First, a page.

There are multiple forms of treatment to target grief. For instance, Complicated grief treatment (CGT) targets the disorder’s symptoms and gives patients homework that focuses on rumination and counterfactual thinking. A treatment for complicated grief focuses on building a toolkit of strategies. The toolkit is to be used when revisiting overwhelming emotions and includes working on the acceptance of one’s reality and one’s self-compassion in the face of suffering. Exposure therapy allows the patient to revisit the death in a therapeutic context. Doing so prevents the patients from challenging their reality and allows the counterfactual thinking of the infinite “if only’s” to fade away. Meditation focuses on building a synchronization between the body’s executive control network and its default. Another important way to remain in the present is through cultural rituals. This allows us to connect our outer behaviors of bereavement in the present with our inner thoughts of the deceased (i.e., lighting a candle, leaving flowers). These commemorative actions that are physically done in the present allow us to begin an upward trajectory of healing.
The Grieving Toolkit
The possession of a grieving toolkit allows us to be flexible in our approach. Everyone is different and there is never one ‘correct’ method to handle grief. Instead, the best predictor of good mental health, while in the struggle of grieving, is the possession of a large toolkit of strategies to deploy as needed.
One tool is human connection. Human connection is vital to regulate grief’s emotions and to work on attaining a vibrant life. To know that everyone must grieve and that no one is spared from death unites us in our connection as humans. Dr. O’Connor says when we feel grief “we are suddenly joined by hundreds of people who have known grief, from ancestors to neighbors to strangers.” Hope is also important for grieving and is vital to the field of psychology. It is a positive emotion and an important tool in our grieving toolkit. Sharing happy and funny stories is a good way to acknowledge the loss and process it in a way that brings joy to those bereaved. Positive emotions broaden people’s attention and increase creative thinking. Being involved in positive, happy opportunities can aid in people’s grieving journey.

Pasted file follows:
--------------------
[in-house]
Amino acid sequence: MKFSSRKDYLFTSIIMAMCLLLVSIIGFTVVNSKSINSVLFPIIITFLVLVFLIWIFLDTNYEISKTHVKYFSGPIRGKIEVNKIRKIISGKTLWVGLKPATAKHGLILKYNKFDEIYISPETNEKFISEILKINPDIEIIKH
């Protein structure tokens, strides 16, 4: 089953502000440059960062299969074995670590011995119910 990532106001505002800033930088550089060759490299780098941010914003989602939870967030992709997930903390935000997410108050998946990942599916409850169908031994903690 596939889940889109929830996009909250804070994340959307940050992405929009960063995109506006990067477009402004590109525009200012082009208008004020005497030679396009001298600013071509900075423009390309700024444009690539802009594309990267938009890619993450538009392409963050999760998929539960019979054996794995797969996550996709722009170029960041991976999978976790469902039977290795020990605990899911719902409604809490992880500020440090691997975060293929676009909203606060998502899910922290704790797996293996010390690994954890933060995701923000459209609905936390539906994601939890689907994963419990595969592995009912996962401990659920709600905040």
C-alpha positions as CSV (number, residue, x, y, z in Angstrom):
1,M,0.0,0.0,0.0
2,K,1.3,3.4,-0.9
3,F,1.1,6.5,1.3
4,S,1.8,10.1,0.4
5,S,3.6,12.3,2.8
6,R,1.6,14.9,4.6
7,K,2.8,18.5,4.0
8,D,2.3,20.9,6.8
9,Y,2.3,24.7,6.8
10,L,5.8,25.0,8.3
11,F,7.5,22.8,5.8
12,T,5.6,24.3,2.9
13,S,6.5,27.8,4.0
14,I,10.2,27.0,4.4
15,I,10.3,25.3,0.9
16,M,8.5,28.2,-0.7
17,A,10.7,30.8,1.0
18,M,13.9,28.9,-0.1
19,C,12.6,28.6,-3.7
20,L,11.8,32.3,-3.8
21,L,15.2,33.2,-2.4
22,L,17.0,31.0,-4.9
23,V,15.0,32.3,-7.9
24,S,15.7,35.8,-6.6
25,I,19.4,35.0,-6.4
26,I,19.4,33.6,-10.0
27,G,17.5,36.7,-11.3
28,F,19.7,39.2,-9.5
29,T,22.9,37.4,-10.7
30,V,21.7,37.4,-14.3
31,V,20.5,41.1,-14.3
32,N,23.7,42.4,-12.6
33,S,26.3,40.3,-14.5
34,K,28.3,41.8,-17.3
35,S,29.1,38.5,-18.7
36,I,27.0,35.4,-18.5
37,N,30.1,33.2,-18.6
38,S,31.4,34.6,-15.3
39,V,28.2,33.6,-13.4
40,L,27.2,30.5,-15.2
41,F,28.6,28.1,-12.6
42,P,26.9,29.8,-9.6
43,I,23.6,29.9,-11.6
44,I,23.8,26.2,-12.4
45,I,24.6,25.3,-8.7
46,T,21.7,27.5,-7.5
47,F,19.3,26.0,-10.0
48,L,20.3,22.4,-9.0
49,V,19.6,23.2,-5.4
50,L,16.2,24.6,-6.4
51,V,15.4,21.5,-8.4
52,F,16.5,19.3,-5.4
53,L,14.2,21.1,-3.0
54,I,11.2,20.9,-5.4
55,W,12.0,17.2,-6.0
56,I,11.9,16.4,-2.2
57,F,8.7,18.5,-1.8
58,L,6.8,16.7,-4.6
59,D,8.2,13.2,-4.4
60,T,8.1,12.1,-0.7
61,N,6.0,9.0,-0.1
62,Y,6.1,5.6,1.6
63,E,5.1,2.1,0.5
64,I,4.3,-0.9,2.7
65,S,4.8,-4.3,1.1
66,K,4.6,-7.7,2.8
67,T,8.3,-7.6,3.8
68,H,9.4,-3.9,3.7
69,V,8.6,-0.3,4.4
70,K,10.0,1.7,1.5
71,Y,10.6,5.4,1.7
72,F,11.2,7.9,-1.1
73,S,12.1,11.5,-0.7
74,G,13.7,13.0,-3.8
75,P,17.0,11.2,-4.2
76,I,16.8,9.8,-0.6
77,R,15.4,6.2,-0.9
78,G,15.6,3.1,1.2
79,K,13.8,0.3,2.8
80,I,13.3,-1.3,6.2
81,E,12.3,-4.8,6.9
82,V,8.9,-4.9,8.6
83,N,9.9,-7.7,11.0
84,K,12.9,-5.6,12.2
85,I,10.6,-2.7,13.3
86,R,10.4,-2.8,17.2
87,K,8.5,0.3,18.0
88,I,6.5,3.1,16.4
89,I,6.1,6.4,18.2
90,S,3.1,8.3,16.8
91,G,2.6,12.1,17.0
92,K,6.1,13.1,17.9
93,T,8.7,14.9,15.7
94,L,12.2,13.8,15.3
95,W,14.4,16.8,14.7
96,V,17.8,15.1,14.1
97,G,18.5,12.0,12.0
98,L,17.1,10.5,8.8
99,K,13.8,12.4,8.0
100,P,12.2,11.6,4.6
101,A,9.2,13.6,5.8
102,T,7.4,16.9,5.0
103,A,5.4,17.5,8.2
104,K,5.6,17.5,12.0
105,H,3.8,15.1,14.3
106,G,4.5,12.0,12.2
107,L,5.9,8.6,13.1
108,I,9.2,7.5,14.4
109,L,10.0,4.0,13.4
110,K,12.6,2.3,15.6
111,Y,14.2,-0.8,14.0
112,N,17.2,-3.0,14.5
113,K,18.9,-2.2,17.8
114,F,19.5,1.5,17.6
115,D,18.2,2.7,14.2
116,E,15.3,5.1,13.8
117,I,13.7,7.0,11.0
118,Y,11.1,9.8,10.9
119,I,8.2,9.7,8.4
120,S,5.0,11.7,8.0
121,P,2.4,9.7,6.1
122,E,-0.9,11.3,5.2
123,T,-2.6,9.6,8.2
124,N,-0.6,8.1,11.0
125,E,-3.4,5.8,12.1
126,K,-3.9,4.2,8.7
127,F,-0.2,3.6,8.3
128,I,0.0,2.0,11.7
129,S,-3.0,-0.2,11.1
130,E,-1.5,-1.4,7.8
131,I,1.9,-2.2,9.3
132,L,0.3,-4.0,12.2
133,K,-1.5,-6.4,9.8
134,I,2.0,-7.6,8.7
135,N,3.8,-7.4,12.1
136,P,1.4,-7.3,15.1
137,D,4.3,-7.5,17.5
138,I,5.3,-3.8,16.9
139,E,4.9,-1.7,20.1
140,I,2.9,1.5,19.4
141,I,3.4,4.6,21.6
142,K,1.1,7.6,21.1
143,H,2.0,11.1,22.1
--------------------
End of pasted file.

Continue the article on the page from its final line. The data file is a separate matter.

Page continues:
Remember, in the face of a loss, the most important tools are to stay connected and give yourself grace. It’s important to stay in the present, be flexible, avoid rumination and counterfactual thinking, connect with your friends and family- to lean on them for support, and to keep hope alive. Dr. O’Connor explains that grief changes the rules of the game. We must learn to change our virtual maps in the face of tragedy. Expanding your toolkit and focusing on human connection is vital. Even if some of your social engagement doesn’t always make you feel better, humanity aches for connection. Sharing your grief with others is a beautiful way to accept reality, honor your loved one, and move forward in your new sense of self.
Death Gives Life Meaning
The reason life has meaning is because it ends. Mortality makes us cherish our life, the people around us, and all of our memories. Every person is an expert on their own life and their own mental health. Although you may feel alone, the human experiences of grief, and its pain, bring us together. A new type of learning must occur in the brain as it learns from love and loss, but this is all part of living and being a part of humanity.
Although the person we love will physically leave this world one day, I want to remind us of a quote from Dr. O’Connor: “because your loved one existed, your neurons fired together in a certain way and certain proteins are folded in particular ways in your brain”. With this in mind, your loved ones still exist in the physical wiring of your brain. Your loved ones will always exist within you, whether it be physically in your brain’s structure, in your personality or sense of self, or in your memories. Your loved ones are never truly gone. Need some extra help in your grief?
Feel free to reach out to our office, and we will connect you with some support.